THROUGH THE ARCHIVES: ‘Party unity is important, for without it the confidence of the electorate will be lost’
From the News Letter, June 29, 1956
“Often enough, in the past, when the Ulster Parliament adjourned for the summer recess, some of its members complained that it had done very little work and that it really did not deserve a holiday,” commented the News Letter on this day in 1956.
The editorial piece continued: “No complaints have been made on this occasion. Yesterday the House of Commons adjourned until October 9, after one of the brightest and breeziest sessions in its history.
“Members have earned their break and when they return some of the tangles and disputes that have marked the past few months may have been adjusted.
“Parliament has shown itself to be a lively body, and though at times this may have been embarrassing for the government, when it found that a lot of the liveliness was concentrated on its own back benches, in general way a lively Parliament is good a Parliament.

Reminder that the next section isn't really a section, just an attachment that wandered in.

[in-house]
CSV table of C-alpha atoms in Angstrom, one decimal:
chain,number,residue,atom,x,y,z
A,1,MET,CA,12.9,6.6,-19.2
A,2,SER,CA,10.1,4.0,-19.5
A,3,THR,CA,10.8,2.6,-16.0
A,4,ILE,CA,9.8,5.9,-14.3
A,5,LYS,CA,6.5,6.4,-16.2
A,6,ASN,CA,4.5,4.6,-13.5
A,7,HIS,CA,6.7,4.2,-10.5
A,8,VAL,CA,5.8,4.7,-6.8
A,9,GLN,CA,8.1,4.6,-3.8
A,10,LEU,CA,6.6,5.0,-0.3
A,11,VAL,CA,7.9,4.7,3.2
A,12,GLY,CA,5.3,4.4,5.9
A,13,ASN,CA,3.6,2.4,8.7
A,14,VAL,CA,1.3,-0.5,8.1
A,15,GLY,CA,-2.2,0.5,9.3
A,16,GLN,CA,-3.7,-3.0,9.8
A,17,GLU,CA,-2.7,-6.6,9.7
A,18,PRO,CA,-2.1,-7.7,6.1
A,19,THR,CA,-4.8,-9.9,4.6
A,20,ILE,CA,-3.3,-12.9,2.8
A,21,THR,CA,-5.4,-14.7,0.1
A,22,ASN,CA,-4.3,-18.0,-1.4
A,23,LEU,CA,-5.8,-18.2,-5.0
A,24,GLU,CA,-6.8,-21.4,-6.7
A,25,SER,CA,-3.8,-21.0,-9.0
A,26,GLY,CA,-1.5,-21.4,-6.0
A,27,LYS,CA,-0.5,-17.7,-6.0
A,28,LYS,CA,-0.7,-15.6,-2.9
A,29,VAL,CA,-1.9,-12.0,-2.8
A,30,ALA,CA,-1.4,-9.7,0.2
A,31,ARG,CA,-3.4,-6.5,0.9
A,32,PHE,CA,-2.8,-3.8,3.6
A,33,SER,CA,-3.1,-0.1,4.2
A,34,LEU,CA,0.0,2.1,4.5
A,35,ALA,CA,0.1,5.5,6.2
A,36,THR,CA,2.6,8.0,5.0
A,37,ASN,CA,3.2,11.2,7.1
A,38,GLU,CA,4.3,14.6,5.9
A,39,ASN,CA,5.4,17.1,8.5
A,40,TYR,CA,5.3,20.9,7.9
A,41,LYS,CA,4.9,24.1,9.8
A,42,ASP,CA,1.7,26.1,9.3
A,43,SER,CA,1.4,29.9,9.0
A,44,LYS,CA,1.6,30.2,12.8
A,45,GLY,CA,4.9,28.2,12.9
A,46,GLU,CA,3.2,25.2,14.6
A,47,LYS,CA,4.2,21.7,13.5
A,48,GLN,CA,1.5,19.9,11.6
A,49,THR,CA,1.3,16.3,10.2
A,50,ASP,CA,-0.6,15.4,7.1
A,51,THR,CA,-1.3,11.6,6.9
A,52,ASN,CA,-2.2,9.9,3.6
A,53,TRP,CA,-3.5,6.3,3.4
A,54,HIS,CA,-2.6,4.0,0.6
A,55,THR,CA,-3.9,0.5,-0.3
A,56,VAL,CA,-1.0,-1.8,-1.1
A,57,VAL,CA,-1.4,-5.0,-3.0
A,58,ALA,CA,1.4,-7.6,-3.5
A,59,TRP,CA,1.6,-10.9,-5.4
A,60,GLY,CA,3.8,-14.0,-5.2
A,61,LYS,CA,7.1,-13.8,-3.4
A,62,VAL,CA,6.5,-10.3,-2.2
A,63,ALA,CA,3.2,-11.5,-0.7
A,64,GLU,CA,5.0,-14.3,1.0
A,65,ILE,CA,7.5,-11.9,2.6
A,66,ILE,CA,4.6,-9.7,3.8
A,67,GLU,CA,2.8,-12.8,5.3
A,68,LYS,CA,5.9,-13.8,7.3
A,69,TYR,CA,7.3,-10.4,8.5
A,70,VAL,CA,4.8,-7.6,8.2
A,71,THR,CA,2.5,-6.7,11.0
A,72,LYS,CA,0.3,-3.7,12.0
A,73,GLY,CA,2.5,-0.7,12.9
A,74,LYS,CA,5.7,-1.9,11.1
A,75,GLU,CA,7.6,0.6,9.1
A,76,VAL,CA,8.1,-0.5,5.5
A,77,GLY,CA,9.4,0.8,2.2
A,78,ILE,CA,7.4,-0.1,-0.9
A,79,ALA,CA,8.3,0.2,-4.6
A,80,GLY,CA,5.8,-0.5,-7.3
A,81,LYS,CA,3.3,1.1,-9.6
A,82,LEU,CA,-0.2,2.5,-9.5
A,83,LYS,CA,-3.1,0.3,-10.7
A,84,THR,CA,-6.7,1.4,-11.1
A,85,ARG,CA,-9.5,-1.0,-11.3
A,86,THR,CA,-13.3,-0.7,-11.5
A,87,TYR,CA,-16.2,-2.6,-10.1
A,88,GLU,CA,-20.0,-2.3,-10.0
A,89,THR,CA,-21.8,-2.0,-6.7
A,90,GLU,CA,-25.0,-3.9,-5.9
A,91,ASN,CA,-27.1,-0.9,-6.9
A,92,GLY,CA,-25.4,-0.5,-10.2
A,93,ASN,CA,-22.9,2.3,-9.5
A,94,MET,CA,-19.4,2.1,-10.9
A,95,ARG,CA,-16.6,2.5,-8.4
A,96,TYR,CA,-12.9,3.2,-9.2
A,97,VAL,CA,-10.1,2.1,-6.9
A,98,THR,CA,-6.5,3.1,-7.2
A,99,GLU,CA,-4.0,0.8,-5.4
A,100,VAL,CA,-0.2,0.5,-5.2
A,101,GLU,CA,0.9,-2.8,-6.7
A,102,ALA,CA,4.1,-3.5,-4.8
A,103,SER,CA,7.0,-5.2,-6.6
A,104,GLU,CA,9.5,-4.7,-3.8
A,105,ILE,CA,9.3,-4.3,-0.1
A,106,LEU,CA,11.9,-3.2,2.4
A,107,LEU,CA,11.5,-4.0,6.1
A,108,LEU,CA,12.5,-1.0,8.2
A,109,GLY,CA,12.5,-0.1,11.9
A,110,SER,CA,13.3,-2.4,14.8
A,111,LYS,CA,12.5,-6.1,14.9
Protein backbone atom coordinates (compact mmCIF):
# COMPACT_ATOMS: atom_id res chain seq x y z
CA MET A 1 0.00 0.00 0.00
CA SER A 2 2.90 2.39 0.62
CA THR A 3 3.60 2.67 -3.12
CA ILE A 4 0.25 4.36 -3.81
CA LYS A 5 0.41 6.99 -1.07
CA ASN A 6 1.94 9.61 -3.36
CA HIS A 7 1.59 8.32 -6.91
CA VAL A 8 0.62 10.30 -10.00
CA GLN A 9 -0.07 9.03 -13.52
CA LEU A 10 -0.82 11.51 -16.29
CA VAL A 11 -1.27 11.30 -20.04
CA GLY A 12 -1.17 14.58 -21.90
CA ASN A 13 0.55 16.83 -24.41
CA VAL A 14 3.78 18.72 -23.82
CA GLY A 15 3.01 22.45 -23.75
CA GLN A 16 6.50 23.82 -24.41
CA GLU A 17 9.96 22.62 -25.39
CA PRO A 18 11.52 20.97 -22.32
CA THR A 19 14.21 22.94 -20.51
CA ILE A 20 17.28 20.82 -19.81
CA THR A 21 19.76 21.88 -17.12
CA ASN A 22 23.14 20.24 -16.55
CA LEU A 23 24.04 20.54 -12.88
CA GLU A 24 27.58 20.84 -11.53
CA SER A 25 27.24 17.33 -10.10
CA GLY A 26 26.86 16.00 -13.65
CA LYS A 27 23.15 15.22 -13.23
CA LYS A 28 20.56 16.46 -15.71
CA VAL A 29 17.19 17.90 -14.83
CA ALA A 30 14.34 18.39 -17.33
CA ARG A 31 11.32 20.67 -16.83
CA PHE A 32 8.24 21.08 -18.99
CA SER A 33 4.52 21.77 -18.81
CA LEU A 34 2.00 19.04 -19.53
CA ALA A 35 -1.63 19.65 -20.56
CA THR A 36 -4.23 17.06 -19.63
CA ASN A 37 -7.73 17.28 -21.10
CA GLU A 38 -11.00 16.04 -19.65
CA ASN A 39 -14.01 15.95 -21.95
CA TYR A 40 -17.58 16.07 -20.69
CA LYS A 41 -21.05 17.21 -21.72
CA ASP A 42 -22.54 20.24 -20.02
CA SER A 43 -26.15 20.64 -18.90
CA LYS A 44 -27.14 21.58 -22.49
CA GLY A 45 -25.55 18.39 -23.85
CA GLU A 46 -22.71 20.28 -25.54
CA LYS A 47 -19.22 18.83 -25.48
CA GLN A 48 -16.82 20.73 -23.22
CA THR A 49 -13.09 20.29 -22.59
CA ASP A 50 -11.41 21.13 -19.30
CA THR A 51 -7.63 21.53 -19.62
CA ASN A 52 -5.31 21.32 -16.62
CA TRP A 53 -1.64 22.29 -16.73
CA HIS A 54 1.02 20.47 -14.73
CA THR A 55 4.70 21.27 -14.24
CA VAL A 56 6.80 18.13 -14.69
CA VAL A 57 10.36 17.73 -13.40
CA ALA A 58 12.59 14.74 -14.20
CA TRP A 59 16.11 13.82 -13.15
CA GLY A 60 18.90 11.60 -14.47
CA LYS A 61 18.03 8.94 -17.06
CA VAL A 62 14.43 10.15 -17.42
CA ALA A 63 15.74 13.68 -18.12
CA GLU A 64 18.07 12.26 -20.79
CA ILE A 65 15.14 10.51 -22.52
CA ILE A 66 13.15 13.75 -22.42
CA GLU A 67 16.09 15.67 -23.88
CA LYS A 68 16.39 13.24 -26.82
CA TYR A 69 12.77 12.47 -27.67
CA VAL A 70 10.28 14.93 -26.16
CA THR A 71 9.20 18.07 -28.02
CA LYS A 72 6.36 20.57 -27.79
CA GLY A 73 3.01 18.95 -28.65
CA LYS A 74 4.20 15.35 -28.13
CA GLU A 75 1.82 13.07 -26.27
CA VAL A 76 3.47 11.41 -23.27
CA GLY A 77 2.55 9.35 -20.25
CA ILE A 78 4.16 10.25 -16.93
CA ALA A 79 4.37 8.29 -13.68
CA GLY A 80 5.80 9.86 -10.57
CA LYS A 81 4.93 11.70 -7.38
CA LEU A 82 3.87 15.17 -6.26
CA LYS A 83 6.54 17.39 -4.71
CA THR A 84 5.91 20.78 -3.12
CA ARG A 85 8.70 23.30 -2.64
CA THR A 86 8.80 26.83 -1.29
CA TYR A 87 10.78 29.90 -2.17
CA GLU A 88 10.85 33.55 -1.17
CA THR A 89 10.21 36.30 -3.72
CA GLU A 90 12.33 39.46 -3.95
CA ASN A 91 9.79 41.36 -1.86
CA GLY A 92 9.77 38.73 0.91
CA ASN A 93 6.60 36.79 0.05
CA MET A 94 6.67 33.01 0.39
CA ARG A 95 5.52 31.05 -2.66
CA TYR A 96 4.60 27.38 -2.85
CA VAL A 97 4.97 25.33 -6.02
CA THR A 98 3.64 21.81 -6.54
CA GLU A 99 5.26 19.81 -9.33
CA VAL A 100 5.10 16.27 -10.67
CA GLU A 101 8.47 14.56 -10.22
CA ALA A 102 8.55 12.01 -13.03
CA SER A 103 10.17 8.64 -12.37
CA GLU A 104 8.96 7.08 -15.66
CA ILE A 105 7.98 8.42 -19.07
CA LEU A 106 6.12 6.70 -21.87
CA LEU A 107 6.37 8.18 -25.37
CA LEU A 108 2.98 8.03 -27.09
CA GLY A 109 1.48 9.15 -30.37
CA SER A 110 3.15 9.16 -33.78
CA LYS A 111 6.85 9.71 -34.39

“Back bench liveliness on the Unionist side is, of course, encouraged because the opposition is weak; to a certain extent it takes the place of an effective opposition. A little of this does no harm and may even do good, but if it is carried too far party and personal ties will be strained and weakened and much harm may come of it.
“Members of the Unionist Parliamentary Party should, therefore, search their political consciences during the recess and ask themselves if things are not going rather too far in that direction.
Mr Warnock’s speech on the Rents Bill yesterday went beyond what a party member might be expected to do in the way of protest against some course of action which in his view was undesirable.
“He gave the government no credit for having mitigated the effects of the original bill, largely because of his advocacy; indeed, he made point of attacking the government for the intentions which he said lay behind the original bill.
“At the moment, Mr Warnock is adopting the role which Mr Aneurin Bevan has sometimes adopted in his relations with the Socialist Parliamentary Party at Westminster.
“The concrete argument in his long speech was in favour of ‘public ownership and renovation’ and in this, apparently, he is in line with British Socialist policy.
“The disagreements that have arisen in the party should not be allowed to fester between now and October.”
The editorial concluded: “Party unity is important, for without it the confidence of the electorate will be lost, and in Northern Ireland that is something that we cannot afford.”